mathimatikoi.org https://www.mathimatikoi.org/forum/ 

Show that a vector field is not conservative (example) https://www.mathimatikoi.org/forum/viewtopic.php?f=23&t=1322 
Page 1 of 1 
Author:  andrew.tzeva [ Thu Aug 09, 2018 11:19 am ] 
Post subject:  Show that a vector field is not conservative (example) 
Let $\Omega=\mathbb{R^2}\smallsetminus\{(0,0)\}$ and $$\vec{F}(x,y)=\frac{y}{x^2+y^2}\vec{i}+\frac{x}{x^2+y^2}\vec{j}$$ First $$\vec{\nabla}\times \vec{F}=0\,\vec{i}+0\,\vec{j}+\bigg(\frac{y^2x^2}{(x^2+y^2)^2}\frac{y^2x^2}{(x^2+y^2)^2}\bigg)\vec{k}=\vec{0}$$ is not a sufficient condition for conservativeness . To show that the vector field $F$ is not conservative, we take the scalar function $$f(x,y)=\arctan\bigg(\frac{x}{y}\bigg)$$ which seems to be the potential function of the field $F$. If $$\int_C\vec{F}\cdot\mathrm{d}\vec{r}\neq f\big(x(\beta),y(\beta)\big)f\big(x(\alpha),y(\alpha)\big)$$ $\big($where $r(t)$ is the parametrization of an arbitrary curve $c$ and $\alpha$ and $\beta$ are its starting and endpoint respectively$\big)$ then the fundumental theorem for line integrals is not satisfied and thus $F$ is not conservative. I tried using $r(t)=t\vec{i}+t\vec{j}, \space t\in[\alpha,\beta]$, but it didn't work. What curve would be a better choice for $C$ and what's the deal with $\mathrm{rot}\,F$ being zero? Also, could a quick explanation be that, since there's no function with the same domain as $\vec{F}$ whose gradient is $\vec{F}$ ,$\vec{F}$ is not conservative? 
Author:  Grigorios Kostakos [ Sat Aug 11, 2018 10:29 am ] 
Post subject:  Re: Show that a vector field is not conservative (example) 
First we write down a useful theorem: If a continuously differentiable vector field $\overline{F}:U\subseteq{\mathbb{R}}^n\longrightarrow{\mathbb{R}}^n\,,$ where $U$ is open, is conservative, then, for every $\overline{x}\in U$, the Jacobian matrix ${\bf{D}}\overline{F}(\overline{x})$ of $\overline{F}$ is symmetric. Note that the condition "${\bf{D}}\overline{F}(\overline{x})$ is symmetric" is necessary, but not sufficient. It becomes sufficient, iff the set $U$ is star shaped domain. Let's go to the example: The Jacobian matrix of $\overline{F}$ is symmetric, but ${\mathbb{R}}^2\setminus\{(0,0)\}$ is not star shaped domain. So, we can't conclude that $\overline{F}$ is conservative (or nonconservative ). We suppose that $\overline{F}$ is conservative. Then there exists a continuously differentiable function $\varphi:{\mathbb{R}}^2\setminus\{{(0,0)}\}\longrightarrow{\mathbb{R}}$, such that \[{\rm{grad}}\,{\varphi}(x,y)=\overline{F}(x,y)\quad\Leftrightarrow\quad \displaystyle\Bigl({\frac{\partial}{\partial x}\varphi(x,y),\,\frac{\partial}{\partial y}\varphi(x,y)}\Bigr)=\Bigl({\frac{y}{x^2+y^2},\,\frac{x}{x^2+y^2}}\Bigr)\,.\] We have \begin{align*} \displaystyle\frac{\partial}{\partial x}\varphi(x,y)=\frac{y}{x^2+y^2}\quad&\Rightarrow\quad \varphi(x,y)=\int\frac{y}{x^2+y^2}\,dx\\ &\Rightarrow\quad \varphi(x,y)=\arctan\big(\tfrac{x}{y}\big)+g(y)\\ \frac{\partial}{\partial y}\varphi(x,y)=\frac{\partial}{\partial y}\Bigl({\arctan\big(\tfrac{x}{y}\big)+g(y)}\Bigr)\quad&\Rightarrow\quad\frac{x}{x^2+y^2}=\frac{x}{x^2+y^2}+\frac{d}{dy}\,g(y)\nonumber\\ &\Rightarrow\quad g(y)=c\,, \end{align*} where $c$ constant. So, all the possible functions are the functions \[\varphi(x,y)=c\arctan\big(\tfrac{x}{y}\big)\,,\] of which none is continuously differentiable in ${\mathbb{R}}^2\setminus\{{(0,0)}\}$ (in fact, these functions are not defined in $\big\{(x,y)\in{\mathbb{R}}^2\;\; y=0\big\}$). So, does not exist an antiderivative (potential) of $\overline{F}$ and, therefore, $\overline{F}$ is not conservative. edit:12:00, 12/8/2018. Corrected solution.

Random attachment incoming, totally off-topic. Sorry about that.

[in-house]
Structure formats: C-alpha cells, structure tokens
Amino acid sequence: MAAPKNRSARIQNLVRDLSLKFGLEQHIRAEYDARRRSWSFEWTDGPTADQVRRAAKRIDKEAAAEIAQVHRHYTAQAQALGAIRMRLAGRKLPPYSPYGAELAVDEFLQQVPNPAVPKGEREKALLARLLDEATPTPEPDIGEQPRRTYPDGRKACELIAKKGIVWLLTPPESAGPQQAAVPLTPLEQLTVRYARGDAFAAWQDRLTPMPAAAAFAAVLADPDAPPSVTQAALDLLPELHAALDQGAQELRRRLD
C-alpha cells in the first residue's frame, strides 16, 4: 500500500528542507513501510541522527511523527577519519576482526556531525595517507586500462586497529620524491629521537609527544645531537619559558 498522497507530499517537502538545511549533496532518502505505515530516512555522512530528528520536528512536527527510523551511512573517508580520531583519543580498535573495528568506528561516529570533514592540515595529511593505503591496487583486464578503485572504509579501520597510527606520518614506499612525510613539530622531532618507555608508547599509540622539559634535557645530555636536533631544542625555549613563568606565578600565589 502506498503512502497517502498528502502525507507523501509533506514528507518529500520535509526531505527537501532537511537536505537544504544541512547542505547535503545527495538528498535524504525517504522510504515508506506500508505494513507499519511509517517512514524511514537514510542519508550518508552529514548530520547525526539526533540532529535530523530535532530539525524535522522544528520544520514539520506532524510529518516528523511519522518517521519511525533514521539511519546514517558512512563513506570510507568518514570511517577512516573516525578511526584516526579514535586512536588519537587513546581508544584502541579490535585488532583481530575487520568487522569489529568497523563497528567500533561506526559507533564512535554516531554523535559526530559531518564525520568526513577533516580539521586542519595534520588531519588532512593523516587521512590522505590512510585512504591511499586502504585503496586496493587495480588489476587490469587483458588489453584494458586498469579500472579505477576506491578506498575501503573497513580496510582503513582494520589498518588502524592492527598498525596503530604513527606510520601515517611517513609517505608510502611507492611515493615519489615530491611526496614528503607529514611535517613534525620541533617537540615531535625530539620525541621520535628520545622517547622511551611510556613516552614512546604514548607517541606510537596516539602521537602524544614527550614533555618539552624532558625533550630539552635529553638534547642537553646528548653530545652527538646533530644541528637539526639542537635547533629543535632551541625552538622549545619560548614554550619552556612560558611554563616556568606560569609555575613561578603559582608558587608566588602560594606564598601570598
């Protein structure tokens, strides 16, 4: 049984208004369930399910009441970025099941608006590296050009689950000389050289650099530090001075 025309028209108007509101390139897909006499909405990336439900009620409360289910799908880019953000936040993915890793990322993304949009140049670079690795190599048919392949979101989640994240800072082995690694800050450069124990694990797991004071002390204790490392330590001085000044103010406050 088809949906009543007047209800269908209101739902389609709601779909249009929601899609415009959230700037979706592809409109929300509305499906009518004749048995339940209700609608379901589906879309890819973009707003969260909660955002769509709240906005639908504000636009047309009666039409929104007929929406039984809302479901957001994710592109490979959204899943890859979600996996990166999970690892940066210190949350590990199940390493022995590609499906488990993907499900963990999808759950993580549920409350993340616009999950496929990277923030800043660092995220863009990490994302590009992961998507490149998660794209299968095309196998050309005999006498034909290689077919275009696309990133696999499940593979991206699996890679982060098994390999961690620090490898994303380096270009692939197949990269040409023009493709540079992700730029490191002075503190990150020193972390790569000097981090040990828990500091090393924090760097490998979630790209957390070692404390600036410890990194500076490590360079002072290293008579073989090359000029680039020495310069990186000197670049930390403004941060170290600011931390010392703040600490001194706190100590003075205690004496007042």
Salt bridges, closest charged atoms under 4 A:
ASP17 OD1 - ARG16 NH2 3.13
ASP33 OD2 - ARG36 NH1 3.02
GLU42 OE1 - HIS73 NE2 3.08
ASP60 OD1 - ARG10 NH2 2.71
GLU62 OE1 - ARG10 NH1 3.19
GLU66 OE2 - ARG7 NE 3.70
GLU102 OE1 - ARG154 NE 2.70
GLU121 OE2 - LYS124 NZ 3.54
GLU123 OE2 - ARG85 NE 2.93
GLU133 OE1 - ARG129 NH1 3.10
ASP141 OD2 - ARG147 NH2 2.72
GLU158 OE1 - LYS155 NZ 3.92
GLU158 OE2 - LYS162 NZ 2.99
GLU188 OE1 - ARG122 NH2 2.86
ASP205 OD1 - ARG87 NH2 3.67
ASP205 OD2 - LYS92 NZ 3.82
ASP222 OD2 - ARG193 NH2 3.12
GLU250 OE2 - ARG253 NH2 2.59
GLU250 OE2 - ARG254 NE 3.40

Author:  Grigorios Kostakos [ Sun Aug 12, 2018 11:01 am ] 
Post subject:  Re: Show that a vector field is not conservative (example) 
andrew.tzeva wrote: ...I tried using $r(t)=t\vec{i}+t\vec{j}, \space t\in[\alpha,\beta]$, but it didn't work. What curve would be a better choice for $C$ and what's the deal with $\mathrm{rot}\,F$ being zero?.. Here is a 2nd solution, choosing an appropriate (closed) curve: The line integral of $\overline{F}$ over the circle $\overline{c}(t)=(\cos{t},\sin{t})$, $t\in[0,2\pi]$, which is closed curve, is \begin{align*} \displaystyle\mathop{\oint}\limits_{C(\overline{0},1)}{\overline{F}\cdot d\overline{s}}&=\int_0^{2\pi}{\bigl(\sin{t},\cos{t}\bigr)\cdot\Bigl(\frac{d}{dt}\cos{t},\,\frac{d}{dt}\sin{t}\Bigr)\,dt}\\ &=\int_0^{2\pi}{\bigl(\sin{t},\cos{t}\bigr)\cdot\bigl(\sin{t},\,\cos{t}\bigr)\,dt}\\ &=\int_0^{2\pi}{1\,dt}\\ &=2\pi\neq 0\,. \end{align*} Therefore, $\overline{F}$ is not conservative. 
Author:  andrew.tzeva [ Mon Aug 13, 2018 3:01 pm ] 
Post subject:  Re: Show that a vector field is not conservative (example) 
Thank you. The 2nd solution (with the direct counterexample) is much more helpful. 
Author:  Grigorios Kostakos [ Tue Aug 14, 2018 6:41 am ] 
Post subject:  Re: Show that a vector field is not conservative (example) 
andrew.tzeva wrote: Thank you. The 2nd solution (with the direct counterexample) is much more helpful. Sure, in this case! But in general, to find a suitable curve isn't easy.

Page 1 of 1  All times are UTC [ DST ] 
Powered by phpBB® Forum Software © phpBB Group https://www.phpbb.com/